Balance Transfer

Balance Transfer – Explained

A credit card balance transfer is the transfer of the balance (the money owed) in a credit card account to an account held at another credit card company. A balance transfer occurs when a credit card customer transfers the outstanding debt from one credit card to a new credit card. This is logically done from a credit card with a higher APR rate of interest to a credit card with a lower rate of interest. When doing the balance transfer, a customer is frequently looking to save money by paying less interest or to extend the repayment period of the outstanding balance. In this manner, he stretches his time and lessens interest.

This process of balance transfer is aggressively promotes by approximately all credit card issuers as a means to lure new customers. Such an understanding is delightful to the consumer because the new bank or credit card issuer will offer perks such as a low interest or interest-free period, loyalty points or some such other device or a combination of incentives. It is also alluring to the credit card company which uses this process to gain that new customer, and of course unfavorable to the prior credit card company.

An order of payments for every credit card specifies which balance(s) will be paid first. In nearly all cases payments apply to lowest-rate balances first – highest-rate last. Any balance under a teaser rate or fixed rate will be paid off sooner than any purchases or cash advances. By avoiding making purchases or taking cash advances altogether, the borrower can make sure they maintain the full benefits of the original balance transfer.

The process is extremely fast and can be concluded within a matter of hours in some cases. Automated services exist to help facilitate such balance transfers. Other similar services do exist, but they may not be free to use.

For folks who have a balance on their credit card, there are few deals more tantalizing than 0% interest on balance transfers. Why? Because for a period of time, typically six to 12 months, the credit card company is lending you its money for free. That can mean big savings on interest charges for those with revolving balances.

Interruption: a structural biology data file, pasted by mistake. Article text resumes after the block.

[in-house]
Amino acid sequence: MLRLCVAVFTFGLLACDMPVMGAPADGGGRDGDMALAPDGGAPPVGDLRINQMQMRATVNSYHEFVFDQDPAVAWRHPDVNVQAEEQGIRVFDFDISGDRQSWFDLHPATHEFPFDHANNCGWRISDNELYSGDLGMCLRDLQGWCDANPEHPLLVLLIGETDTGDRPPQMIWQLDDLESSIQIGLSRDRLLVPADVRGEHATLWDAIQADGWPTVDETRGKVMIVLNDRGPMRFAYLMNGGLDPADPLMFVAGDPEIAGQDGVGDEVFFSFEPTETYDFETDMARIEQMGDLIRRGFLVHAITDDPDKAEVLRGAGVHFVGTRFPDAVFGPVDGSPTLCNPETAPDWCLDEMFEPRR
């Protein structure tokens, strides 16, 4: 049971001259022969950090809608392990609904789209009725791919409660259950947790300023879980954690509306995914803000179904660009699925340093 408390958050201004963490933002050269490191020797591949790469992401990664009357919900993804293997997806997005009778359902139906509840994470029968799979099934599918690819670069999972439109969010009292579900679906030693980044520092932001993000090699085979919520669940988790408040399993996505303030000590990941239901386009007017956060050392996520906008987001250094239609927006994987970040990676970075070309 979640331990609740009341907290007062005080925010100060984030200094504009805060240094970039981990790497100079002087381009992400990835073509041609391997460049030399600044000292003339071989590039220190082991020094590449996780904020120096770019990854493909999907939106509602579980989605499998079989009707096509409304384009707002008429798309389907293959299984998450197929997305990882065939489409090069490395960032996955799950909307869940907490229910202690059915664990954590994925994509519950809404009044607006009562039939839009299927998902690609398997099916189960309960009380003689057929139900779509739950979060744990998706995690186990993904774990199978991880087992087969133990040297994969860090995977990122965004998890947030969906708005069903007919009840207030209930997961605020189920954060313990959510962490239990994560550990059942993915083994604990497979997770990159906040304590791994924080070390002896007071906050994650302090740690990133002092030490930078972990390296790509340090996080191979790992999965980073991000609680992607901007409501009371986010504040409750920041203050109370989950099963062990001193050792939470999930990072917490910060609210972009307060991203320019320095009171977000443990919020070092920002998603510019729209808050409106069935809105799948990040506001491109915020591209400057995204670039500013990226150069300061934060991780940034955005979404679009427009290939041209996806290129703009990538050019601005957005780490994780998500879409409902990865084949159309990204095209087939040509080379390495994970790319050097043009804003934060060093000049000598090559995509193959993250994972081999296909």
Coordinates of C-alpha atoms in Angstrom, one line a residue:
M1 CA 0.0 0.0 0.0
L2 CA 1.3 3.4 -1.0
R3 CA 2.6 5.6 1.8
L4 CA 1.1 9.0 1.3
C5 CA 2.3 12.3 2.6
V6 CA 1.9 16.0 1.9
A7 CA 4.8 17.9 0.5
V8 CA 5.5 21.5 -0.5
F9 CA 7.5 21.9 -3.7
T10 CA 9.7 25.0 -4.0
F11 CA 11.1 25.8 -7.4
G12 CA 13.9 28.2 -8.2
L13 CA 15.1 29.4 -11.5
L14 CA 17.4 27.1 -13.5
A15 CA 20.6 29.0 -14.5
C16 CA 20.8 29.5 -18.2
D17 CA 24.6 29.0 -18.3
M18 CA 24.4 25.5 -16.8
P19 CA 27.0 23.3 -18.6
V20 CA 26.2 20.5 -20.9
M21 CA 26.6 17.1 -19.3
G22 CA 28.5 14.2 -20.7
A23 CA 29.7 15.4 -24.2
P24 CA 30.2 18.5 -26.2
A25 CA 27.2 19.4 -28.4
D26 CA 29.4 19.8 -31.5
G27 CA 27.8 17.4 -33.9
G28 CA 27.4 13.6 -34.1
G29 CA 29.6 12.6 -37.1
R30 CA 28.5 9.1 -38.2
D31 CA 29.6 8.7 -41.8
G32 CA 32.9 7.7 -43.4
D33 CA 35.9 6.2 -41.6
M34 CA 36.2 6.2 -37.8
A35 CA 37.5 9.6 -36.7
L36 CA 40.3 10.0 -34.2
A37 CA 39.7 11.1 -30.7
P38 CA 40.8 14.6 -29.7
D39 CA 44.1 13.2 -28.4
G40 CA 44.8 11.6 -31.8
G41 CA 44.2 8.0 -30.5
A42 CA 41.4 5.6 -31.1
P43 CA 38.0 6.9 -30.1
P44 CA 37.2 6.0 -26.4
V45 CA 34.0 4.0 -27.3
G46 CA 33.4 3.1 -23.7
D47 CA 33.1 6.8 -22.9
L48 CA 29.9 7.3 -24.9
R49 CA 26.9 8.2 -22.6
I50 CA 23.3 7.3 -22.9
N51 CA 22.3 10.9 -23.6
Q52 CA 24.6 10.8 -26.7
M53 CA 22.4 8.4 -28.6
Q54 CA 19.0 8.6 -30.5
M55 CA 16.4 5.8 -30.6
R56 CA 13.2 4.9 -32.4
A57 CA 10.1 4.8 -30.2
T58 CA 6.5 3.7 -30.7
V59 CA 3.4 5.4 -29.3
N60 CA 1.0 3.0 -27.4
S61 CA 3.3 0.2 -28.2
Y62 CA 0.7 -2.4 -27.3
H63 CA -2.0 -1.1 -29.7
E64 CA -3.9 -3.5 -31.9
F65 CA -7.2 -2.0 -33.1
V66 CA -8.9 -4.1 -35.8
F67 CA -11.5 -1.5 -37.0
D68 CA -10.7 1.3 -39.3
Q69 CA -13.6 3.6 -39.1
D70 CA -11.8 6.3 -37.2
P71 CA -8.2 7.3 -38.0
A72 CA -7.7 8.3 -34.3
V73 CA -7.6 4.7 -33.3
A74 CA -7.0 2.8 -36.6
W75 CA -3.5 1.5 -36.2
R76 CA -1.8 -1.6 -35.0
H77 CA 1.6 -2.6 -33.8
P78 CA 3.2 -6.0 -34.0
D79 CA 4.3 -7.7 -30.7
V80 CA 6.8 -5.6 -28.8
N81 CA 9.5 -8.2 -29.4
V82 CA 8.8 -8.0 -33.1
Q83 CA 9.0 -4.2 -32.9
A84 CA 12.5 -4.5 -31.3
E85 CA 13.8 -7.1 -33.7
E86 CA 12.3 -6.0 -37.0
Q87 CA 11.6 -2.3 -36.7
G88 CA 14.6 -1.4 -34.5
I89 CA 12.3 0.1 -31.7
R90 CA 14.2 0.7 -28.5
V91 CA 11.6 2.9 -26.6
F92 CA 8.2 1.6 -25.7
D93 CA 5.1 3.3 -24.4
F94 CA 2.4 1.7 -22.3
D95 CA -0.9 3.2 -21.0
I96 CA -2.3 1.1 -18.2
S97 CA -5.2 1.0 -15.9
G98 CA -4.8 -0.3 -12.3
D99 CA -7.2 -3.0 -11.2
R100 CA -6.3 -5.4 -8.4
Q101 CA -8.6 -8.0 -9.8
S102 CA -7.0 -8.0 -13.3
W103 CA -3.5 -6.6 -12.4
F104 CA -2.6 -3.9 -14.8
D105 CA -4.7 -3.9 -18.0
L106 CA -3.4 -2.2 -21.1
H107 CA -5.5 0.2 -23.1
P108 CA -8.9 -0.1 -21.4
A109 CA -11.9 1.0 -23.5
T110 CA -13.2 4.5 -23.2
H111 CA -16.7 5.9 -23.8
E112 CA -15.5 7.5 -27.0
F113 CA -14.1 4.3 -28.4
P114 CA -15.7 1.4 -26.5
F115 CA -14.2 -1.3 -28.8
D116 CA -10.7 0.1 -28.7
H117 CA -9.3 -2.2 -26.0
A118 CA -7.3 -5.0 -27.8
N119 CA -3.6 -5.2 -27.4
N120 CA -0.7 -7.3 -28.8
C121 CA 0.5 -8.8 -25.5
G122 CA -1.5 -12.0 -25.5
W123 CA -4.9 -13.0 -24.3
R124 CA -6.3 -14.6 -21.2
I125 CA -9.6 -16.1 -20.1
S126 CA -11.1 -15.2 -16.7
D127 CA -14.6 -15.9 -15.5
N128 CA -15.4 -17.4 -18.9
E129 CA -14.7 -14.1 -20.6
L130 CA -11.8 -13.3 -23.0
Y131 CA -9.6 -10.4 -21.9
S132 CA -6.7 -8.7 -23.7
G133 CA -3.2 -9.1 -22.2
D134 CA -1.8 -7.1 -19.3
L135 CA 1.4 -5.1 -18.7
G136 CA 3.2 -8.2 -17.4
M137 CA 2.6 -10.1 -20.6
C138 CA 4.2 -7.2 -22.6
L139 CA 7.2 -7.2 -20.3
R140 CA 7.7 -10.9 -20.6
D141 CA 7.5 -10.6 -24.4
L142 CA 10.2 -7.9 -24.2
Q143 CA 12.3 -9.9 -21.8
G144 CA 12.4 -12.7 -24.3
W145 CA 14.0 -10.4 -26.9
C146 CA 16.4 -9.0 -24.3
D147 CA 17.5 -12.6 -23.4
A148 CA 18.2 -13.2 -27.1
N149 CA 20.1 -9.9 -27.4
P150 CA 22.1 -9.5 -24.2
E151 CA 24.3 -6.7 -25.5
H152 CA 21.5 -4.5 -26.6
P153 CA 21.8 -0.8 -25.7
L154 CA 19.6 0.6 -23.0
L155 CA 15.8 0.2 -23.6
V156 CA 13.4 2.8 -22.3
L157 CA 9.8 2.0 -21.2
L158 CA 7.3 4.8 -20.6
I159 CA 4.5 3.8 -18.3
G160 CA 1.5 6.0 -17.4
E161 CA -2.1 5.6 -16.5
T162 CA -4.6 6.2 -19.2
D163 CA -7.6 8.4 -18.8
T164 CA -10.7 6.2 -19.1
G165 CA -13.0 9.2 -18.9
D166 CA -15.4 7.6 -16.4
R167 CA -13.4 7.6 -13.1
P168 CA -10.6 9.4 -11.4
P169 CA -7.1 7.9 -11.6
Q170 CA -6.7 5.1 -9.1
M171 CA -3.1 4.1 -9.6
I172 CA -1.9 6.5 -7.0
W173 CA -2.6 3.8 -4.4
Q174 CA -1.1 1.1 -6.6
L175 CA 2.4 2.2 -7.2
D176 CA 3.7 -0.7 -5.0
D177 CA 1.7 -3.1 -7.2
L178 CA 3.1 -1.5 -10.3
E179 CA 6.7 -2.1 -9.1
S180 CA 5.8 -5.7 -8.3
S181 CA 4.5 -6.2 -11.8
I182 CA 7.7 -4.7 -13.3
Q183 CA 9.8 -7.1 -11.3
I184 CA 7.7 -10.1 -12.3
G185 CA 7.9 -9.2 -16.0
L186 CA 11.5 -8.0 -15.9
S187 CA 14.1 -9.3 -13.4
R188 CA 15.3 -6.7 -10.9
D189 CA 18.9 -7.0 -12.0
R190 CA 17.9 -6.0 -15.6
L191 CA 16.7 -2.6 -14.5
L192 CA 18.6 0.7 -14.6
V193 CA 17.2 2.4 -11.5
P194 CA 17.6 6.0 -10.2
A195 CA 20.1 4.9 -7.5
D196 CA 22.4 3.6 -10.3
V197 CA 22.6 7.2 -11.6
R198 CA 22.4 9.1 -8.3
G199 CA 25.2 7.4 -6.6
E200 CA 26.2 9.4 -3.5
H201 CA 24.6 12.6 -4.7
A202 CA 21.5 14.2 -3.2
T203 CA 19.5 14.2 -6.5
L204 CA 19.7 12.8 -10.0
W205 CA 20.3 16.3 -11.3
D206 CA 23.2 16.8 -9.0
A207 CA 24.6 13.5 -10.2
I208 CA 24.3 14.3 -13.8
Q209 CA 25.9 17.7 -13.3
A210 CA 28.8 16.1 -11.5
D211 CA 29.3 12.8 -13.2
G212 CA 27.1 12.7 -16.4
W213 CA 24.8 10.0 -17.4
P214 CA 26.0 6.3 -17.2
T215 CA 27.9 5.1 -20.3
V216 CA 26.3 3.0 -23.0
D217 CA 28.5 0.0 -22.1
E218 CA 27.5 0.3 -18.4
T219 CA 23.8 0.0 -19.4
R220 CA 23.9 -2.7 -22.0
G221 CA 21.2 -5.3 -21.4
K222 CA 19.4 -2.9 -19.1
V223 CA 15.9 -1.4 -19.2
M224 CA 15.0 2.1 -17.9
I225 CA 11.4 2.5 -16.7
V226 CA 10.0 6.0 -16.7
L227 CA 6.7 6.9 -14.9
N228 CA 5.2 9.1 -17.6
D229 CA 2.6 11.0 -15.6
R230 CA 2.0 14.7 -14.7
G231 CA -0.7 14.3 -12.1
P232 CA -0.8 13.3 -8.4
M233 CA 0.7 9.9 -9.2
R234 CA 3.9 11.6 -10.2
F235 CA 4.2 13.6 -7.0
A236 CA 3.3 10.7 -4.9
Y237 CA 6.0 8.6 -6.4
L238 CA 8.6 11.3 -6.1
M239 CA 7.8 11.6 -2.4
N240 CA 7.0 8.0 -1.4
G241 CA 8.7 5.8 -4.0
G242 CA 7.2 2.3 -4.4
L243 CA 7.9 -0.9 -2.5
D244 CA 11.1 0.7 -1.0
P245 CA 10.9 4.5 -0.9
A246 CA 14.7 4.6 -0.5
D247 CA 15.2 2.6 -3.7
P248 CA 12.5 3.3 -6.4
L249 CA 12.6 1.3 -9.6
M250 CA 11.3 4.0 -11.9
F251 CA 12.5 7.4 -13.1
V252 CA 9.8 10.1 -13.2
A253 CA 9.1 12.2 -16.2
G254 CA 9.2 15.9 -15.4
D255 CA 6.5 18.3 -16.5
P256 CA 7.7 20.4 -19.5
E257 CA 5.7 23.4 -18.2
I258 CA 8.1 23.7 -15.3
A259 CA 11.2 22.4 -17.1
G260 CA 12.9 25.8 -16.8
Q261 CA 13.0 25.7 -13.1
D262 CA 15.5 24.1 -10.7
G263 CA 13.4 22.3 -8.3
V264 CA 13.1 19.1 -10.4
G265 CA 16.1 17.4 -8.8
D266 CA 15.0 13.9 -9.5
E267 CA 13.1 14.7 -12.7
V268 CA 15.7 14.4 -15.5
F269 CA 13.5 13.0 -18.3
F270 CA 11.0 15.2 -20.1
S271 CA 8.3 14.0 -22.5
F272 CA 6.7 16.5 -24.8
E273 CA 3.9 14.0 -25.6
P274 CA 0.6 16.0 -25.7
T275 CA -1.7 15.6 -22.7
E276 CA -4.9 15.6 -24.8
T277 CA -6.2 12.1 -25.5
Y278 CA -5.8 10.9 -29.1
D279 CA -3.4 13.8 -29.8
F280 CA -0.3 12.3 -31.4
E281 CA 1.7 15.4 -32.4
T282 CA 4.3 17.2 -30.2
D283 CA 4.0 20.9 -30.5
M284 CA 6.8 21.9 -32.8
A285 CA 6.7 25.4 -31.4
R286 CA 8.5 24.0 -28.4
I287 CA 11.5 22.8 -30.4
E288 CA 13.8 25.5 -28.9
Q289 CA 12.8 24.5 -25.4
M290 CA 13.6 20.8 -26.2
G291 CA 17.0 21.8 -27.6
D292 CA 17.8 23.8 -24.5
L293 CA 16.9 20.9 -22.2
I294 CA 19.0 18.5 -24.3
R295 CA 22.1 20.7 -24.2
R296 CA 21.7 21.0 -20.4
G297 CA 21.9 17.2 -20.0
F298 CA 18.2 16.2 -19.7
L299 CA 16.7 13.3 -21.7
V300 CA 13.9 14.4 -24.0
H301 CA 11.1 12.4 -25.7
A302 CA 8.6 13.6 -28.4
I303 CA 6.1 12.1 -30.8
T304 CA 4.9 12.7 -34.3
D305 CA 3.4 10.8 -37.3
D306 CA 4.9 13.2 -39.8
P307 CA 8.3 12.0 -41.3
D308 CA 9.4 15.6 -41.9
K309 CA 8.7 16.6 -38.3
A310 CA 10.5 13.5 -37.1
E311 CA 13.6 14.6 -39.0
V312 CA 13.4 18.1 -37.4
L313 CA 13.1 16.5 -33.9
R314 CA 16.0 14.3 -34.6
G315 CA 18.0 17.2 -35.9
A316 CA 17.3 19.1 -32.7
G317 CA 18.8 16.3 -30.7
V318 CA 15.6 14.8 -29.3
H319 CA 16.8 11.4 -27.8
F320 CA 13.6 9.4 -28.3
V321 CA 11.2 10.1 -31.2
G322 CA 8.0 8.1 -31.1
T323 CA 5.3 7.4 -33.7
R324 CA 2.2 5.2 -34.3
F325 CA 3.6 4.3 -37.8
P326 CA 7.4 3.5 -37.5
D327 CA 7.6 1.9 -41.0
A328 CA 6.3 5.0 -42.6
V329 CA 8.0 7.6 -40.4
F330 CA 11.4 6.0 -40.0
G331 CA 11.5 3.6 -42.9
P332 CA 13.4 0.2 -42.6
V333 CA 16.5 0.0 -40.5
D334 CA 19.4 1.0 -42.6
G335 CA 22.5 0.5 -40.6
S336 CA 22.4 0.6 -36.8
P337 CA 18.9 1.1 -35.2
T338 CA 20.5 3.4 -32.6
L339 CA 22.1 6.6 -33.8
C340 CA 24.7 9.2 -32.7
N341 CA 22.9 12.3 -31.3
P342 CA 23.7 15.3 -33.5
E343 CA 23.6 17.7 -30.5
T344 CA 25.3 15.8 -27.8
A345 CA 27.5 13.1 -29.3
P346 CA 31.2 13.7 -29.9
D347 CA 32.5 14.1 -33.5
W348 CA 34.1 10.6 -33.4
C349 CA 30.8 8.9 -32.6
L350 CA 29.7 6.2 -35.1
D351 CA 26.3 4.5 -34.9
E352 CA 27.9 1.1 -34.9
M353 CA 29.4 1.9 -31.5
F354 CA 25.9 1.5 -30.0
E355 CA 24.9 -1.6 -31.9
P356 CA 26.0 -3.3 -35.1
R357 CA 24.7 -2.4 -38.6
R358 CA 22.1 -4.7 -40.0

Tips to make effective use of Personal Banking

If the theory behind getting rich bit by bit could be summed up in two words, they would be these: save money. And what better way is there to save money than to put it in a bank account? When used prudently, bank accounts can help your money grow. On the flip side, when used unwisely, they can deplete your finances. Here are some tips for putting your money to work by putting it in the bank.

Choose an Ideal Savings Account

We can use banks to keep our money safe and secure. The idle money you put into a savings account will earn interest. How much interest? The average is between 2% and 4% annually, with compounded interest.

Don’t Let Checking Account Fees Eat Your Money

It’s discouraging to put your hard-earned money into an account, only to watch it dwindle because of ATM fees, debit fees, monthly use fees and other nickel-and-dime charges. Some banks charge you money in a sneeze. And then there are those that offer free checking, free ATM and debit card use, and no monthly payments. Check out several banks before you set up a checking account.

Also, ask about overdraft protection. Some banks offer it for free. If you ever write a check or make a debit when your account has insufficient funds, the bank will cover the transaction so that you don’t wind up owing bounced check fees to assorted vendors. But take note that you will still be responsible for the bank’s overdraft coverage fees, which can cost as much as $35 per transaction! Keep careful track of your purchases to avoid throwing your money away on these fees.

Certificates of Deposit & Money Market Accounts

Depending on your goals, a savings account might not be your best option. For example, if you want a low-risk investment that returns a good amount of interest, check out Certificated of Deposit (CDs). The only drawback is that you have to commit your money for a designated length of time – typically three months to five years. The longer you leave your money in a CD, the better off you’ll be when it’s time to cash out. CDs are FDIC insured up to values of $100,000.

If you’d rather have swift admittance to your money, mull over a money market checking account. These accounts return a higher rate of interest than regular savings accounts. Some banks require a minimum deposit to open money market accounts, and there are typically limits on the amount of withdrawals you can make each month. Banks are a sheltered spot to keep your money, and they tender services that help you make the most of your money. Go online to compare bank rates and find the best savings account for you.